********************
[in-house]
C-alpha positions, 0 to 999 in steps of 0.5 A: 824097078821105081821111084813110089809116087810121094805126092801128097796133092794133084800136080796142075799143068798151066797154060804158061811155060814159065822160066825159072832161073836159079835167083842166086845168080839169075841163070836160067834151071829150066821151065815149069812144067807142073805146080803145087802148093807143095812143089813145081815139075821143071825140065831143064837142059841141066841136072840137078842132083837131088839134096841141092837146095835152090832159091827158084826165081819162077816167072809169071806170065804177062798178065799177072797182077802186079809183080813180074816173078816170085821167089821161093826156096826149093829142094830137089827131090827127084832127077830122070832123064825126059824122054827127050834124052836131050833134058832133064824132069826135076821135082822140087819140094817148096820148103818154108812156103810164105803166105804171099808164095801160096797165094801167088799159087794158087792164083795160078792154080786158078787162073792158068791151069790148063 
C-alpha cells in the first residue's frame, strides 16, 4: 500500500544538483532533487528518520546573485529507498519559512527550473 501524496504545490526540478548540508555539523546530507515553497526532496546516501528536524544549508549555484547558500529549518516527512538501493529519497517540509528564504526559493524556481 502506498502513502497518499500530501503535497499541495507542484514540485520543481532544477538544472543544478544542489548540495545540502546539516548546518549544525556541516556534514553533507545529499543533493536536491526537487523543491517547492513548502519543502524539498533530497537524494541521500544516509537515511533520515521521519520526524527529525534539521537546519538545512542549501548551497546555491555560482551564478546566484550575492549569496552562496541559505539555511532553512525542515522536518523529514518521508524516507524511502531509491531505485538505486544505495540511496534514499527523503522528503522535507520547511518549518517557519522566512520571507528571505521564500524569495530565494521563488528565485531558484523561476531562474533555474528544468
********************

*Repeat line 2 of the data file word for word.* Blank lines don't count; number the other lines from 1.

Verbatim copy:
C-alpha positions, 0 to 999 in steps of 0.5 A: 824097078821105081821111084813110089809116087810121094805126092801128097796133092794133084800136080796142075799143068798151066797154060804158061811155060814159065822160066825159072832161073836159079835167083842166086845168080839169075841163070836160067834151071829150066821151065815149069812144067807142073805146080803145087802148093807143095812143089813145081815139075821143071825140065831143064837142059841141066841136072840137078842132083837131088839134096841141092837146095835152090832159091827158084826165081819162077816167072809169071806170065804177062798178065799177072797182077802186079809183080813180074816173078816170085821167089821161093826156096826149093829142094830137089827131090827127084832127077830122070832123064825126059824122054827127050834124052836131050833134058832133064824132069826135076821135082822140087819140094817148096820148103818154108812156103810164105803166105804171099808164095801160096797165094801167088799159087794158087792164083795160078792154080786158078787162073792158068791151069790148063 